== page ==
Difference between Movement Disorders IME vs Pediatric Rehabilitation IME?

IMEs Explained

FAQs Movement Disorders IME Pediatric Rehabilitation IME
What is the purpose of the IME? A Movement Disorders IME is conducted to evaluate and assess individuals with movement disorders such as Parkinson’s disease, essential tremor, dystonia, etc. A Pediatric Rehabilitation IME is conducted to assess and evaluate the rehabilitation needs of children and adolescents with physical or neurological disabilities.
What age group does it cover? Covers adults with movement disorders. Covers children and adolescents with physical or neurological disabilities.
Who conducts the IME? A neurologist or a movement disorders specialist. Typically conducted by a pediatrician or a pediatric rehabilitation specialist.
What are the common conditions evaluated? Parkinson’s disease, essential tremor, dystonia, Huntington’s disease, etc. Cerebral palsy, spina bifida, developmental delays, brain injuries, etc.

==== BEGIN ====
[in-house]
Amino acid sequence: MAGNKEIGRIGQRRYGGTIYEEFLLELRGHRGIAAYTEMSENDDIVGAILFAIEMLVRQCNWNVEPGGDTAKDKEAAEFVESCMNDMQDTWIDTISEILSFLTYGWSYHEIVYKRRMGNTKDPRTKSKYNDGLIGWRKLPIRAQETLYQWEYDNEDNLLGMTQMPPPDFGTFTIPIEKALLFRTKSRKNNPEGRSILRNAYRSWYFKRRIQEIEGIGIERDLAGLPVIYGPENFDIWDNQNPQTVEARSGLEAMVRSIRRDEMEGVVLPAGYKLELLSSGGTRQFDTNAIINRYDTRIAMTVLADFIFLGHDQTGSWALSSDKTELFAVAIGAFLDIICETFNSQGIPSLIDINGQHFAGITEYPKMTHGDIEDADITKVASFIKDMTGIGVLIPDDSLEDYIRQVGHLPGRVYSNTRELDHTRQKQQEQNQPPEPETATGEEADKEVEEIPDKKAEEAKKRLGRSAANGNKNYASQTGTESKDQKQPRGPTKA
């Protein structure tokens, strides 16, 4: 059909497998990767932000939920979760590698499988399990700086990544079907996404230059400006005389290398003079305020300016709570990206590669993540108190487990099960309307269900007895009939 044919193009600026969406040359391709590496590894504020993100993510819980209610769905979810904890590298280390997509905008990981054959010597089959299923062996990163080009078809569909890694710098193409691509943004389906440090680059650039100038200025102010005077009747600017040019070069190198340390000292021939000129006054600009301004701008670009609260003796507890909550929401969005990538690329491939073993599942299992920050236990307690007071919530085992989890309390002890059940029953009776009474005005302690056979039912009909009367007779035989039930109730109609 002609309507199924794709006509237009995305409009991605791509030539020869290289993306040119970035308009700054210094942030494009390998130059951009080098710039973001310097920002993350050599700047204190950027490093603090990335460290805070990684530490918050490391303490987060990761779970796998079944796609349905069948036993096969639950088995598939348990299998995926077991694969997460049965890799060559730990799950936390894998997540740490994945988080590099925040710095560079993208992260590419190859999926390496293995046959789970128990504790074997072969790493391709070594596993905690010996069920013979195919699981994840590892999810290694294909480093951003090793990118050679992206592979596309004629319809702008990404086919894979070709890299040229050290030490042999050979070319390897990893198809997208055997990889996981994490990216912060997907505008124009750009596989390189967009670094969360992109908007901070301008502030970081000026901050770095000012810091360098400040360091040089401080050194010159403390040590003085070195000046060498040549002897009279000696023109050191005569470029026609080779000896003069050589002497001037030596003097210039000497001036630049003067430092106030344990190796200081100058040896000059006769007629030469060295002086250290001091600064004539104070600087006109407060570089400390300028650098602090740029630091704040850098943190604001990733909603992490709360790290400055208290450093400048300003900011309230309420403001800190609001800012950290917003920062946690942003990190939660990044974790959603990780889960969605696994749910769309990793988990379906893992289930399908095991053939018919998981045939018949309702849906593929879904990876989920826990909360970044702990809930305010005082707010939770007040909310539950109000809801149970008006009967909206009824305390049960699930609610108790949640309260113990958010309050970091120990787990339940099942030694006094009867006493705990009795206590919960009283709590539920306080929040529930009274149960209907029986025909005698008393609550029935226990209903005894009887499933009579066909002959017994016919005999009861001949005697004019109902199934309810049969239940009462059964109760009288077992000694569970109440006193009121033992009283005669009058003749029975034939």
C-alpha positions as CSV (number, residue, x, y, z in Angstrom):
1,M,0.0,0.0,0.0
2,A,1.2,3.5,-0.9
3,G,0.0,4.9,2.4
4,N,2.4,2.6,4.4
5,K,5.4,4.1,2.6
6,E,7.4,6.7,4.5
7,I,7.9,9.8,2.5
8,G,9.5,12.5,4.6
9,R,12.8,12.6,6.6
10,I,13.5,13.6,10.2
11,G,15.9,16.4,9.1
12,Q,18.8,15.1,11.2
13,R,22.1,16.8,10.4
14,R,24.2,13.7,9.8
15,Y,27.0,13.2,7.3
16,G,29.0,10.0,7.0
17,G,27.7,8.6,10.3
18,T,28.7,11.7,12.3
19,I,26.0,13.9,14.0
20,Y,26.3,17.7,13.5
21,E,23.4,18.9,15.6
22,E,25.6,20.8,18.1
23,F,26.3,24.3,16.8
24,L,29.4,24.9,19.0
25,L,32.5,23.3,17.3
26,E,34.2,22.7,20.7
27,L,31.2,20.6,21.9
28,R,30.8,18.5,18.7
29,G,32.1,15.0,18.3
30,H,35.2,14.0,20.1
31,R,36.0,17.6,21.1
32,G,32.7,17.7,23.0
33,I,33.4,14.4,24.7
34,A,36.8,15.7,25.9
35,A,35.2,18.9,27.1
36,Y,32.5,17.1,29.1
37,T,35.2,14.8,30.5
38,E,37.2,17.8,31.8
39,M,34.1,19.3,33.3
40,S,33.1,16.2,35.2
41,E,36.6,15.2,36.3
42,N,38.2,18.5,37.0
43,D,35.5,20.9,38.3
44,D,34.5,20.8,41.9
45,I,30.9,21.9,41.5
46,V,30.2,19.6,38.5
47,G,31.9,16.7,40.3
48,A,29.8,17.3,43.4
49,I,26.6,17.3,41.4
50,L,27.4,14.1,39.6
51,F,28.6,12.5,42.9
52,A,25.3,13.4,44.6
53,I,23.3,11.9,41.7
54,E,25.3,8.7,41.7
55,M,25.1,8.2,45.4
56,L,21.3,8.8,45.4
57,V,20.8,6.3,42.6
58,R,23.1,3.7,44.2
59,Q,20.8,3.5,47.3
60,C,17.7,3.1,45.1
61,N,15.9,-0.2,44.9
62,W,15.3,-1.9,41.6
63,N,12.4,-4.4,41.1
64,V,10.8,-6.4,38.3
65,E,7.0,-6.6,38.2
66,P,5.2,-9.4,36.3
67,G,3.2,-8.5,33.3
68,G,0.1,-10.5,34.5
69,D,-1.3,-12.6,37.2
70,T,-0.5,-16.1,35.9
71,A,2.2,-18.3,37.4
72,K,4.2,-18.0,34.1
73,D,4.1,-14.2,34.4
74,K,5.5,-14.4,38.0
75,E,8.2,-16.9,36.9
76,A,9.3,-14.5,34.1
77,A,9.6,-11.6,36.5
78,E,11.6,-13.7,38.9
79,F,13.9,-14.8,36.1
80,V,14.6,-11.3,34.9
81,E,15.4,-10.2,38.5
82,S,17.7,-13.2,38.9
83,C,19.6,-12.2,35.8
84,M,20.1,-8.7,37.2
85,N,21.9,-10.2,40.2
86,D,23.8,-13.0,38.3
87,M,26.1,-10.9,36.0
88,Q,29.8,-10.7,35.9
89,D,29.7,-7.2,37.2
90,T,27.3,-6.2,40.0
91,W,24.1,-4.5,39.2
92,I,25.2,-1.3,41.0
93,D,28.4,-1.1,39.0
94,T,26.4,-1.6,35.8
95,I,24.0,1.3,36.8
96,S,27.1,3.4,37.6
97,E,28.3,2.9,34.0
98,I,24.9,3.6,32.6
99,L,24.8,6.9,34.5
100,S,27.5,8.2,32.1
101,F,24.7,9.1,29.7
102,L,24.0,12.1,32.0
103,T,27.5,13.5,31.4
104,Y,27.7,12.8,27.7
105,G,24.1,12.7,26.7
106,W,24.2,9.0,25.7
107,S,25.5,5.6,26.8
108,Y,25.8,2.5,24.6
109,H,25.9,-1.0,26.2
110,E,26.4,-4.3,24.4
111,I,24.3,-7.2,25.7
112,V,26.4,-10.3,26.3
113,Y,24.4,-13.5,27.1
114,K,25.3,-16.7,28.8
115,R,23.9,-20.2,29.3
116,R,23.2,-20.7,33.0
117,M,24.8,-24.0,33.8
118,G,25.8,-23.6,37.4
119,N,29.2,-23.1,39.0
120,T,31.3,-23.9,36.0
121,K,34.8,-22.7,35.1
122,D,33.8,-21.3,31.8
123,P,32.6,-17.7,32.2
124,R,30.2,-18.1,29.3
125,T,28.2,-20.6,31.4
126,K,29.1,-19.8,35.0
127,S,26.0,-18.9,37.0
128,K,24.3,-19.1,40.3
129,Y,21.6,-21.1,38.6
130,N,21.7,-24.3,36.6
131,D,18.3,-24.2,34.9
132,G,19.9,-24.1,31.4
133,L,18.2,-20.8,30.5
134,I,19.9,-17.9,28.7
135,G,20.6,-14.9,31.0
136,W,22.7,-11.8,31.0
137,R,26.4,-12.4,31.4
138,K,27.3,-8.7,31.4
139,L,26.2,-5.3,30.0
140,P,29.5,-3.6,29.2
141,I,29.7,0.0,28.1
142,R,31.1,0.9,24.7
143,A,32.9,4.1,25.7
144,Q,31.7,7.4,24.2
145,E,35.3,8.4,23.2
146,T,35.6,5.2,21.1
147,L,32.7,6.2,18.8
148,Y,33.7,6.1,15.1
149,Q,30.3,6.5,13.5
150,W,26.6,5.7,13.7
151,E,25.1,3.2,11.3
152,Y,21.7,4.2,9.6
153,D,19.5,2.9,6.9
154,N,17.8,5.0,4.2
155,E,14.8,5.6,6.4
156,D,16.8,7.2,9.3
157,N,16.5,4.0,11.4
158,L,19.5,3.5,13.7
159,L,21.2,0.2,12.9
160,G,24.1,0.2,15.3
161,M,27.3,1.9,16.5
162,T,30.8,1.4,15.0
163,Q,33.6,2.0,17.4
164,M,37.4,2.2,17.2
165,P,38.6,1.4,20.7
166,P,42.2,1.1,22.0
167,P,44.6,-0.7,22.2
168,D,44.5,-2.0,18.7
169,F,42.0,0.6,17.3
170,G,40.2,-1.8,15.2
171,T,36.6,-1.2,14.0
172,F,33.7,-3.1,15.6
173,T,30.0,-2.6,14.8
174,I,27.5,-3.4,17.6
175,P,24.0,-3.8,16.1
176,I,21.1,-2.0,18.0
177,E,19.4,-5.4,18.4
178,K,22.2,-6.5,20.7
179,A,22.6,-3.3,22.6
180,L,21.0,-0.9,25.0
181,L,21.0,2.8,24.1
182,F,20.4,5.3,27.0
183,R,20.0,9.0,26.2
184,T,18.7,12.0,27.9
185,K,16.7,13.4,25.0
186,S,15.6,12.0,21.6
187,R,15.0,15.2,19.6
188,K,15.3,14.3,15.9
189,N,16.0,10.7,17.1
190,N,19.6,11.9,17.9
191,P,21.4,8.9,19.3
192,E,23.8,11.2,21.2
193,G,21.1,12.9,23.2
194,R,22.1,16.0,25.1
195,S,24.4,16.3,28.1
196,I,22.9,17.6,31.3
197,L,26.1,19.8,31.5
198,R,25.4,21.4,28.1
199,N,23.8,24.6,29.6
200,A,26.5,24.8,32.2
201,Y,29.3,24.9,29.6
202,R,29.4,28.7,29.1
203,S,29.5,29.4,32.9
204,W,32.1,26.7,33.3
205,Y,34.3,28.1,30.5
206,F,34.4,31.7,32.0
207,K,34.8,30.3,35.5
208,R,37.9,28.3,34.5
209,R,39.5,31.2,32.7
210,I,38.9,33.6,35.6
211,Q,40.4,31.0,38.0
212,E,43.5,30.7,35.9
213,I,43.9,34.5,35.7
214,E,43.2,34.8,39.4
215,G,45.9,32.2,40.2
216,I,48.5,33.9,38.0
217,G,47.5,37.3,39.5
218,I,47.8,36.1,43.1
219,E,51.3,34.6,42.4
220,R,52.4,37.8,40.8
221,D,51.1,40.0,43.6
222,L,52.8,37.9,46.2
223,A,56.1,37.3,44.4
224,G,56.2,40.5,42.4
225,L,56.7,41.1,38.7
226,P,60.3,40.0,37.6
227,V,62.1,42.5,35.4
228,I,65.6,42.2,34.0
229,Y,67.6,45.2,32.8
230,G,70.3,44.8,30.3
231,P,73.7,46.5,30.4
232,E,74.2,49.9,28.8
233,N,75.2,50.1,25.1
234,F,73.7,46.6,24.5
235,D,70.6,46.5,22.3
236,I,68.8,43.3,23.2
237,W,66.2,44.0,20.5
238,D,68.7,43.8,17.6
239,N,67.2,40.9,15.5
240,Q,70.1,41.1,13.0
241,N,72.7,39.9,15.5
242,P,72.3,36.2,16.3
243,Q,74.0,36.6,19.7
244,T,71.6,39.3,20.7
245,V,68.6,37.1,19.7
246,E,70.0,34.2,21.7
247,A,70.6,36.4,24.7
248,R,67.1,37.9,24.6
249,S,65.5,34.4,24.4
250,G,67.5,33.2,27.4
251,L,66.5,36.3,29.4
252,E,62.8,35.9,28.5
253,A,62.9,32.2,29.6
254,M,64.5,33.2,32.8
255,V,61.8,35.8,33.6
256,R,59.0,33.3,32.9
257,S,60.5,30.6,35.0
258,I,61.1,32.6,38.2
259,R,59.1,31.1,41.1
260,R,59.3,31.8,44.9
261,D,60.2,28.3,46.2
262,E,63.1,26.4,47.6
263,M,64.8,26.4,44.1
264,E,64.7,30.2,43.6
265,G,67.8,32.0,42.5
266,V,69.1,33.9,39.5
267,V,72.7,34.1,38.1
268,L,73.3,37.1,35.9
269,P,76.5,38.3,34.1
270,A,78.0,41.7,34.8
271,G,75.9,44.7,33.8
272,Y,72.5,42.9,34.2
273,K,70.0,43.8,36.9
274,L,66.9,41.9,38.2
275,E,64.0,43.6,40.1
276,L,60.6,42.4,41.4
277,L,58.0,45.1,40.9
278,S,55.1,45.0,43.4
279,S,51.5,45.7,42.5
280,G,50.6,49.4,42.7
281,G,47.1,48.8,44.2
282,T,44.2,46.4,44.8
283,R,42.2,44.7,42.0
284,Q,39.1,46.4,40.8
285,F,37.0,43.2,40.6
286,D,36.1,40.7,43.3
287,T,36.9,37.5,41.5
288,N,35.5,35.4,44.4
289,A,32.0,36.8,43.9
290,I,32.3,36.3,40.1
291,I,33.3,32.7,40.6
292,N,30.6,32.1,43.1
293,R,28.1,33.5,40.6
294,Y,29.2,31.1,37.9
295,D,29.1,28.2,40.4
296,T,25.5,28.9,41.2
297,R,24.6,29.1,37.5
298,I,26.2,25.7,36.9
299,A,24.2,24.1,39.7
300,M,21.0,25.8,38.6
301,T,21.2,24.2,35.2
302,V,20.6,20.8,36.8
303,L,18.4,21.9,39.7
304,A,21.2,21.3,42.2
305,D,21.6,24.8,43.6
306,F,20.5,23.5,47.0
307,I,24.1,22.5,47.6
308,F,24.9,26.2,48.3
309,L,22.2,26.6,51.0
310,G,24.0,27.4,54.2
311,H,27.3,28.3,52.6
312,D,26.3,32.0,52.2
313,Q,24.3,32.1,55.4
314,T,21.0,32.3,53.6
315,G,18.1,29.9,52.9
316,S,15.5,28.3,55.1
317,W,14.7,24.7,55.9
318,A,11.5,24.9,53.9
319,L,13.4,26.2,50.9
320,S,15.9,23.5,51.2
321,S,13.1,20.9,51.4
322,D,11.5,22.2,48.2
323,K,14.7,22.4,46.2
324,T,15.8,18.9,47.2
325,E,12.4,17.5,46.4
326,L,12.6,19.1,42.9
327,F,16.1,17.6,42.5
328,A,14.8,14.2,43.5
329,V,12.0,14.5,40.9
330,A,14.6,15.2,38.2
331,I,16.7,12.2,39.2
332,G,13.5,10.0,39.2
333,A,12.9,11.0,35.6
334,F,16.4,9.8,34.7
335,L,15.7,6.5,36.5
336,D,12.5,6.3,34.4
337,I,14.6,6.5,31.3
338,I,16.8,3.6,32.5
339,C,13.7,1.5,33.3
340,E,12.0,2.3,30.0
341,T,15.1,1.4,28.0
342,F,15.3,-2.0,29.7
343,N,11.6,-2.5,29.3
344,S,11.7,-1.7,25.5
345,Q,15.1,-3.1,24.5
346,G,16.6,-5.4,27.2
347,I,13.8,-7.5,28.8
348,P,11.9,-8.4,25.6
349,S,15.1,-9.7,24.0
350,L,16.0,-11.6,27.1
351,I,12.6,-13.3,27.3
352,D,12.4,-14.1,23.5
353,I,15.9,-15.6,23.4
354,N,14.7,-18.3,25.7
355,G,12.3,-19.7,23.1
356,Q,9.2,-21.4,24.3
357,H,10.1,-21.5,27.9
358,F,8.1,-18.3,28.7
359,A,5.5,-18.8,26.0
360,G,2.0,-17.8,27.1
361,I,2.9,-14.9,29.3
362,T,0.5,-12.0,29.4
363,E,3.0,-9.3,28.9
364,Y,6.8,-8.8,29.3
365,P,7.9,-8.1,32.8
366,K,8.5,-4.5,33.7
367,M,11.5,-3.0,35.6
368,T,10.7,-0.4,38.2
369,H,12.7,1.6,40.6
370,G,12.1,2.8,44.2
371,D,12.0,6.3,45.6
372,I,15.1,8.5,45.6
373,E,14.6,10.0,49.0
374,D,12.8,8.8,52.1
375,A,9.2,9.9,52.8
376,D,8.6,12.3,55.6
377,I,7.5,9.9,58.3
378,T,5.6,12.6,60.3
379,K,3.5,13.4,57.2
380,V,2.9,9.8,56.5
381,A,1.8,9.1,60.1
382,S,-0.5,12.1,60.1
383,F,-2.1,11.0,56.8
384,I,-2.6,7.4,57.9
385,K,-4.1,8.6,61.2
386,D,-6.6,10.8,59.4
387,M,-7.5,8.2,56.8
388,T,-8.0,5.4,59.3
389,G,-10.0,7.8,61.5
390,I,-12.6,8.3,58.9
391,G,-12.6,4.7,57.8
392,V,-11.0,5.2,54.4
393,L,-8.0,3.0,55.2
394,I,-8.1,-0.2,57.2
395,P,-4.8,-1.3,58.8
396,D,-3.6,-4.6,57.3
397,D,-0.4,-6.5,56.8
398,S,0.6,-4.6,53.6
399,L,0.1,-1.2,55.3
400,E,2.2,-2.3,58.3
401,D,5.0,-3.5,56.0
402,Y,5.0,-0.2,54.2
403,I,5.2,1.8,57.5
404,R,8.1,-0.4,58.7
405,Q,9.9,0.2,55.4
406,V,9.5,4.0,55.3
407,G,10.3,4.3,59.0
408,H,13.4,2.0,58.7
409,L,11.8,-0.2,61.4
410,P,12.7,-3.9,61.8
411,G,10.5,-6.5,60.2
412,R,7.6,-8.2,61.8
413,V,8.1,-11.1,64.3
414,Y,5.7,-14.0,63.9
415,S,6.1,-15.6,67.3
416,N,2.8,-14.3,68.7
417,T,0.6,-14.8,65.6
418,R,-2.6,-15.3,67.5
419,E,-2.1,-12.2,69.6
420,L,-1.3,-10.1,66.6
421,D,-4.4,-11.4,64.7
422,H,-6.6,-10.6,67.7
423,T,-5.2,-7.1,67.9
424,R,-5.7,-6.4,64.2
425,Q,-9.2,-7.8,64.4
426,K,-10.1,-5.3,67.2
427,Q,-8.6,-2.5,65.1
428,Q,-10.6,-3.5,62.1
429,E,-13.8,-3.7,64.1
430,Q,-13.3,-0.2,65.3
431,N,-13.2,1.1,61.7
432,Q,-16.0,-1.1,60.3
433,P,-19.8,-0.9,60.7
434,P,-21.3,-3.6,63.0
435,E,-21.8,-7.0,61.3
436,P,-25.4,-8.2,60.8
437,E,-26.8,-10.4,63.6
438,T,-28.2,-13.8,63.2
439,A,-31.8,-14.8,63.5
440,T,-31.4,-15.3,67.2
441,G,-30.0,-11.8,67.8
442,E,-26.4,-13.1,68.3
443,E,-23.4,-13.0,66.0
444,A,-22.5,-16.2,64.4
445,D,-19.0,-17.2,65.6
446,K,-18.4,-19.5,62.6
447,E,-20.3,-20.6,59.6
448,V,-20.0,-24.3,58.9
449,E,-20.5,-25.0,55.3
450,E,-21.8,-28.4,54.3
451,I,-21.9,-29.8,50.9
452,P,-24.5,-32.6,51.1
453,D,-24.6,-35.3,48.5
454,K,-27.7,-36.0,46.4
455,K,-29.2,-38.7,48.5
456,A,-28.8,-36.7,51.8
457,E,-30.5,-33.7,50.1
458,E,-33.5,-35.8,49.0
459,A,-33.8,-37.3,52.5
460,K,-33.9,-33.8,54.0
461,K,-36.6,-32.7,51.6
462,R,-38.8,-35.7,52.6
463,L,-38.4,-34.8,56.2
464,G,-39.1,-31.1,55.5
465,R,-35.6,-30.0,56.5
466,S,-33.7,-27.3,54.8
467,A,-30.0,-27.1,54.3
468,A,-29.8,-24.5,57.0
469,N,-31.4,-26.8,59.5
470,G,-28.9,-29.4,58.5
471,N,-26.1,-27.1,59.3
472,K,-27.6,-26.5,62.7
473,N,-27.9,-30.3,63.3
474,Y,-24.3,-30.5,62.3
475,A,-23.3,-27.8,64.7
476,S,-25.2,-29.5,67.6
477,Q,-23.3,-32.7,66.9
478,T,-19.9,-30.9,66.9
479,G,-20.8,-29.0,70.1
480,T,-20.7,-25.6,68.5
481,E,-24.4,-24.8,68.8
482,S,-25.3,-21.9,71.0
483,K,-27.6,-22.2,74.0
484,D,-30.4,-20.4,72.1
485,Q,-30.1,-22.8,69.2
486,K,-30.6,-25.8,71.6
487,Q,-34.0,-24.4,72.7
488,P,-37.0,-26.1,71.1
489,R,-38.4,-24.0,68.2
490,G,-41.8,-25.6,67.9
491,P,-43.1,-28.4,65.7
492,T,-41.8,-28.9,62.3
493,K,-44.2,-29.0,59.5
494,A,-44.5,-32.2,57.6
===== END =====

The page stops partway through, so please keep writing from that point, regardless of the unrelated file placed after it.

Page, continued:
What assessments are performed? Neurological examinations, medical history review, diagnostic tests, medication assessments, etc. Functional assessments, developmental assessments, mobility assessments, adaptive technology assessments, etc.
What treatment options may be discussed? Medication management, surgical interventions, physical therapy, occupational therapy, etc. Physical therapy, occupational therapy, speech therapy, assistive technology, orthotics/prosthetics, etc.
Are there any specific risks involved? Potential risks associated with medication or surgical interventions. No specific risks associated with the IME itself, but risks may be discussed regarding the child’s condition and treatment options.
What can I expect during the IME? A comprehensive evaluation of your movement disorder, including medical history review, physical examination, and possibly diagnostic tests. A thorough assessment of the child’s rehabilitation needs, involving interviews, observations, functional tests, and reviews of medical records.
How long does the IME usually take? Can vary, but typically ranges from 30 minutes to 2 hours. Varies depending on the complexity of the child’s condition, but usually takes 1 to 3 hours.
Are there any pre-appointment instructions? May include fasting before certain diagnostic tests or avoiding specific medications. May require bringing relevant medical records, reports, or test results.